Top 7 Takeaways from our Masterclass with Director Prano Bailey-Bond
Prano Bailey-Bond is a Welsh writer, director and MetFilm School tutor who needs to be on every horror fan’s radar. Named a Screen International Star of Tomorrow in 2018, Prano is currently in post-production on her debut feature film Censor, which stars BAFTA Breakthrough Brit Niamh Algar (The Virtues), and is backed by Film4, the BFI and Ffilm Cymru Wales.
We are thrilled to have Prano talk exclusively to MetFilm School students about where her love of film stemmed from and to provide an insight into her work. Here are seven things we learnt from this MetFilm Masterclass…
Love of Film
I grew up in Wales, in the middle of nowhere watching the same films over and over again on VHS. There was only one bus a week to our nearest cinema, so I didn’t get to go there much. I originally wanted to be an actress; my mum was an actress and my dad was a painter. I went on to study Performing Arts and while I was there, I became much more interested in sculpting performances and productions from the outside, rather than being in them. I began making my own short films with friends and went onto study Film at university.
First Steps into Film
I got a job at Goldcrest Postproduction as a runner; I pretended I wanted to be a sound designer just to get the job. I made a short film while I was there and got work colleagues to assist with the editing and sound for it. One of my first experiences as a professional editor was editing The Apprentice Africa which was intense as I was working 6 days a week. When I returned to London, I did a lot of freelance editing work and continued making my own short films and music videos.
Making Music Videos
I began seeking out my own opportunities, so I would find songs that I really loved and make videos for them. Poltergeist was one of my first; which was part music video and part experiment, I played all the characters myself. I kept the crew and cast numbers to a minimum to allow myself time to enjoy making the video and not feel rushed. After this I needed to do something more commercial.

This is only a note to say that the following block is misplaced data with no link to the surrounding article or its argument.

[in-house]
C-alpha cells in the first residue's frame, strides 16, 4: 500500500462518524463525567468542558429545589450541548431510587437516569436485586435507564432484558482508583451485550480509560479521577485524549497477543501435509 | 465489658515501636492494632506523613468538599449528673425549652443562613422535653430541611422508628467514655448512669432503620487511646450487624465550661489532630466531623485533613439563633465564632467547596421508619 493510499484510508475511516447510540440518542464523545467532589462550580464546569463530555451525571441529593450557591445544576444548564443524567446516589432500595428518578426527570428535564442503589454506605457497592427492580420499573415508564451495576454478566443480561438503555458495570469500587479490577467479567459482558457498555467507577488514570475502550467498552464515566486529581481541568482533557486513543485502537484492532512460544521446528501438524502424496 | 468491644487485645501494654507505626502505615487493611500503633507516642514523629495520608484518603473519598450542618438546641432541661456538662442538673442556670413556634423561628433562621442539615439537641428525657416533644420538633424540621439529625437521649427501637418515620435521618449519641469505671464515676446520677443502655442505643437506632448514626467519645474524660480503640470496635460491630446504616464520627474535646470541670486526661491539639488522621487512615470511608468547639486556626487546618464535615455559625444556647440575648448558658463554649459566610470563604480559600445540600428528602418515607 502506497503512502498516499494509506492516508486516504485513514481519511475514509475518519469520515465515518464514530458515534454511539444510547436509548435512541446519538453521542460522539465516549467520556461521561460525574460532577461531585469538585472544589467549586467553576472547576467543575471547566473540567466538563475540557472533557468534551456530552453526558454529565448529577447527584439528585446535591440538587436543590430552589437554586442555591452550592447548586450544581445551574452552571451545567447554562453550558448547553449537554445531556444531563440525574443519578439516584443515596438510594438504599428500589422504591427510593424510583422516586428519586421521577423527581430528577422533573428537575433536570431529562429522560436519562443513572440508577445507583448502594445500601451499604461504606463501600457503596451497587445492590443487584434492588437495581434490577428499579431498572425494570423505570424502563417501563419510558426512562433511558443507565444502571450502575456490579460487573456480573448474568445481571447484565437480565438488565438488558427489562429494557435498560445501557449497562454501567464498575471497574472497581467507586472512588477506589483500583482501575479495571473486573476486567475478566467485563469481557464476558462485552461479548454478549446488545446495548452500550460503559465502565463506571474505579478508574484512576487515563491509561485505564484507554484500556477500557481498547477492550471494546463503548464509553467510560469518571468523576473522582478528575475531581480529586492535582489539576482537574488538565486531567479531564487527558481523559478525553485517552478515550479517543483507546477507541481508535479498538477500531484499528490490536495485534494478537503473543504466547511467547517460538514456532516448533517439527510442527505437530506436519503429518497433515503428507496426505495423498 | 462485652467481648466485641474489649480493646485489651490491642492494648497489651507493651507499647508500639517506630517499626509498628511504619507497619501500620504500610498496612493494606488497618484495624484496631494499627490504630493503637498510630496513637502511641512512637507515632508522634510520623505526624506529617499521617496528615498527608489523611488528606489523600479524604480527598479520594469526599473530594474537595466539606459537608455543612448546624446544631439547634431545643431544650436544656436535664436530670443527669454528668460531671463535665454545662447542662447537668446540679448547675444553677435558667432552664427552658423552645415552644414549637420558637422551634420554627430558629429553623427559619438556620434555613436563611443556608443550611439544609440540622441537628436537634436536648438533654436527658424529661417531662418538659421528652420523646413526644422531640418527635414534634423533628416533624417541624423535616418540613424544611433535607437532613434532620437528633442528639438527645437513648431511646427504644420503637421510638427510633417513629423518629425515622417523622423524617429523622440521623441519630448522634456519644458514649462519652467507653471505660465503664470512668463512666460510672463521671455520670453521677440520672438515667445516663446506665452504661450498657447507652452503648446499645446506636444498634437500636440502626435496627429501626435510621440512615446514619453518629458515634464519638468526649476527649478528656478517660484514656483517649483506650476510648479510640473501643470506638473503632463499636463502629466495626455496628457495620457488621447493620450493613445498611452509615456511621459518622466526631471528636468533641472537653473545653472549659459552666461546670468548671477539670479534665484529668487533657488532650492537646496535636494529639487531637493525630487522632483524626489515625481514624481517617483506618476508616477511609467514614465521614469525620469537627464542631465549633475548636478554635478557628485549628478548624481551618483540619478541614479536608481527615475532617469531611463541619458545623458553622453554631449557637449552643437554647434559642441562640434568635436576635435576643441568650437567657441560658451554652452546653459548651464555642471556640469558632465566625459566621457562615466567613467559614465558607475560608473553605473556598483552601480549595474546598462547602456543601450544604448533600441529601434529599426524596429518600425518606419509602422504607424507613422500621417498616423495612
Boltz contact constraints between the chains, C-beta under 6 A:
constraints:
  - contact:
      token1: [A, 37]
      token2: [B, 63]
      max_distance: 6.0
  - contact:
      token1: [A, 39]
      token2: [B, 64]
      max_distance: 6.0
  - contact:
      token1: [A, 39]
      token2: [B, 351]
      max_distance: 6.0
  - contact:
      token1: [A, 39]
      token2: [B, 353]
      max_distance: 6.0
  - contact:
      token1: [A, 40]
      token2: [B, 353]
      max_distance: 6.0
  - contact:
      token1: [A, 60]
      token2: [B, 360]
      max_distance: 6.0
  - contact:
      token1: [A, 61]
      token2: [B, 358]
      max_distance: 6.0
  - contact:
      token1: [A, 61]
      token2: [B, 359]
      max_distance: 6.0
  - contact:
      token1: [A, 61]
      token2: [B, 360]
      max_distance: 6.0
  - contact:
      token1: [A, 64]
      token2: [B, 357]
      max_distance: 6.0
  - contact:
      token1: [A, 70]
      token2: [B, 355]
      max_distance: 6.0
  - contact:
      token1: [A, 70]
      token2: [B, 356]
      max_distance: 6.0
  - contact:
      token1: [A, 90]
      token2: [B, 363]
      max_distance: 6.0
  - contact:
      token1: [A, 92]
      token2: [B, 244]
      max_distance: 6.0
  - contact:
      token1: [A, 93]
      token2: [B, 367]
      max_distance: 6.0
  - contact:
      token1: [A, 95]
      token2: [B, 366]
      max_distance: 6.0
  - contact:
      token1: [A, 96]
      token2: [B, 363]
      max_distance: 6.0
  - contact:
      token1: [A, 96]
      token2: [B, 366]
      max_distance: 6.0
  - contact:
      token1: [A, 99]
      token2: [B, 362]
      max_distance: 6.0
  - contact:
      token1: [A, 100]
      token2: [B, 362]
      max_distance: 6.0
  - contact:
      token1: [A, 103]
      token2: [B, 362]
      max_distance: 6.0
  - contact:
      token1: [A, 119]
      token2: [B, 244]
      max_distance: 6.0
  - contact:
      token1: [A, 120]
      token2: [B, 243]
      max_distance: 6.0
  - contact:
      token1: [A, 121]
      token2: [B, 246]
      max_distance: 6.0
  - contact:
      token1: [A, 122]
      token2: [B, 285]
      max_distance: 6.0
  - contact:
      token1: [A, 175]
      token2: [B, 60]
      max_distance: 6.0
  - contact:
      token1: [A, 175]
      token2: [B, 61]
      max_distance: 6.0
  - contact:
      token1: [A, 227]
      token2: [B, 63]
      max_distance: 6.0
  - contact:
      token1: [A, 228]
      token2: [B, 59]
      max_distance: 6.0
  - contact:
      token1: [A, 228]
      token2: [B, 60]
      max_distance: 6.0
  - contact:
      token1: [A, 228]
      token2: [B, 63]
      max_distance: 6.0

I found this abandoned house, so I reached out to friends to see if anyone had music that might work for this location and was sent House. I roped in a lot of my friends to help with costumes etc. with a budget of £160 for the whole film. The video went on to win a UK Music Video Award which was amazing, and I got representation as a music video director, which is what I had set out to achieve.
Finding your niche
I didn’t think of myself as a horror director for a long time. It wasn’t until I did the film for Film London, and they watched my showreel that I realised I was a horror director. After this I embraced it, it’s good to be identified for something. There are a lot of people out there making films, so if you can find your niche, it is a great way to be recognised. Once you are recognised you can then expand beyond that.
Nasty for me was a way of exploring the feature film idea I had for Censor. At this point I hadn’t made a feature film and felt like Nasty was the right next step for me in terms of managing a slightly longer story and bigger cast. It prepared me so well that when it came to making Censor, the fact that I already had this short film behind me gave people a taste of what I was going to do, and the success of Nasty really helped me along the way. Sometimes people don’t always understand what you are trying to do unless you show them.
Trailer for Prano’s award-winning short Nasty, which screened at over 100 festivals after premiering at the BFI London Film Festival 2015.
Getting Nasty out to film festivals was a huge job. I can be a bit of a control freak and with Nasty I wanted to make sure it was being done right. I made a spreadsheet of all the film festivals that I wanted to submit to whilst looking at other short films which had been screened within the same genre as mine. It was all worth it in the end, as it was screened at over 100 film festivals.
For Censor, Ffilm Wales, Creative England, BFI and Film4 were on board for development. Ffilm Wales stayed on throughout the entire process right through to production. We were developing with each partner at different stages. To fund it we met with a finance forum where we spent around 4 days in a room pitching, this was great as it gained lots of interest off the back of that.
Check out Variety’s key Brit pics in the pipeline, including Censor.
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